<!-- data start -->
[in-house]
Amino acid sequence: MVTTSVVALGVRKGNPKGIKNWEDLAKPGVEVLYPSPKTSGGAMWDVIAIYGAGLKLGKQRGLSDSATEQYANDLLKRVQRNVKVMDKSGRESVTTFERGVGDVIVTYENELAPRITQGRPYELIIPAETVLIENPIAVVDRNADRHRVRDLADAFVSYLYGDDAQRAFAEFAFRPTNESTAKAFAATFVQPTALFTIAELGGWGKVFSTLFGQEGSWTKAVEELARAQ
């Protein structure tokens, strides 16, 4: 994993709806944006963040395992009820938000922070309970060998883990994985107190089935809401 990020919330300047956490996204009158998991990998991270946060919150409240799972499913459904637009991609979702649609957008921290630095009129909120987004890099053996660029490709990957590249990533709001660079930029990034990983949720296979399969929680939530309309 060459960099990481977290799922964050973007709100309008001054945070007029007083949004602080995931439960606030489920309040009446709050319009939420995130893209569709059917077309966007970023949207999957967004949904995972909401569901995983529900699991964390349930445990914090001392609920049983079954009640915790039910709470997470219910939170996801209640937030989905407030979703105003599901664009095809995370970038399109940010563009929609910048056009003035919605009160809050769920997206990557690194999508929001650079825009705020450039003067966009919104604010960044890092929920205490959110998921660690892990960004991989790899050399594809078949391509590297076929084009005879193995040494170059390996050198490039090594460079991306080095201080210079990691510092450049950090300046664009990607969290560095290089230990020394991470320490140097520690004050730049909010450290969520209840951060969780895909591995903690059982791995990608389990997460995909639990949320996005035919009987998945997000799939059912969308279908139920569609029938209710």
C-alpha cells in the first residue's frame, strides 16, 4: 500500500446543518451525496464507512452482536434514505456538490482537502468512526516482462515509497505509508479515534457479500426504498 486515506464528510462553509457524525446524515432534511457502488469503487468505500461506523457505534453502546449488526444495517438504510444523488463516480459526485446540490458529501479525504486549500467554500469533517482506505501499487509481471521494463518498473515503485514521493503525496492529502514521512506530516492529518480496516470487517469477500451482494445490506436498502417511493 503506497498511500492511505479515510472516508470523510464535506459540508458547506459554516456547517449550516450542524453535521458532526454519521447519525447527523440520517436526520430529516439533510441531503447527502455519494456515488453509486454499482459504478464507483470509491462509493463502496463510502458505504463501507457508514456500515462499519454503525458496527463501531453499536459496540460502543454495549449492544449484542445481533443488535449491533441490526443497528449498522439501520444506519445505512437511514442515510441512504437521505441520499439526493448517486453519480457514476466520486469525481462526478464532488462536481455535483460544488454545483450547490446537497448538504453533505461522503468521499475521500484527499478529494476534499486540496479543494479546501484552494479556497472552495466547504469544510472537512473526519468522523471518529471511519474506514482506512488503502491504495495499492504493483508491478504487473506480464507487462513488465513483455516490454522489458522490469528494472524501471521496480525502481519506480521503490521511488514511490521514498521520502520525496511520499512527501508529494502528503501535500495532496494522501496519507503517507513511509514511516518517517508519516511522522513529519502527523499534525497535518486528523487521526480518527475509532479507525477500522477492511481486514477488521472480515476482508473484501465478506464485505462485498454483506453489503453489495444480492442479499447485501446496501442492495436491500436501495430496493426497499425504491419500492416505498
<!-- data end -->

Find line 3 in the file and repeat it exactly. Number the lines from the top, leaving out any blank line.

């Protein structure tokens, strides 16, 4: 994993709806944006963040395992009820938000922070309970060998883990994985107190089935809401 990020919330300047956490996204009158998991990998991270946060919150409240799972499913459904637009991609979702649609957008921290630095009129909120987004890099053996660029490709990957590249990533709001660079930029990034990983949720296979399969929680939530309309 060459960099990481977290799922964050973007709100309008001054945070007029007083949004602080995931439960606030489920309040009446709050319009939420995130893209569709059917077309966007970023949207999957967004949904995972909401569901995983529900699991964390349930445990914090001392609920049983079954009640915790039910709470997470219910939170996801209640937030989905407030979703105003599901664009095809995370970038399109940010563009929609910048056009003035919605009160809050769920997206990557690194999508929001650079825009705020450039003067966009919104604010960044890092929920205490959110998921660690892990960004991989790899050399594809078949391509590297076929084009005879193995040494170059390996050198490039090594460079991306080095201080210079990691510092450049950090300046664009990607969290560095290089230990020394991470320490140097520690004050730049909010450290969520209840951060969780895909591995903690059982791995990608389990997460995909639990949320996005035919009987998945997000799939059912969308279908139920569609029938209710």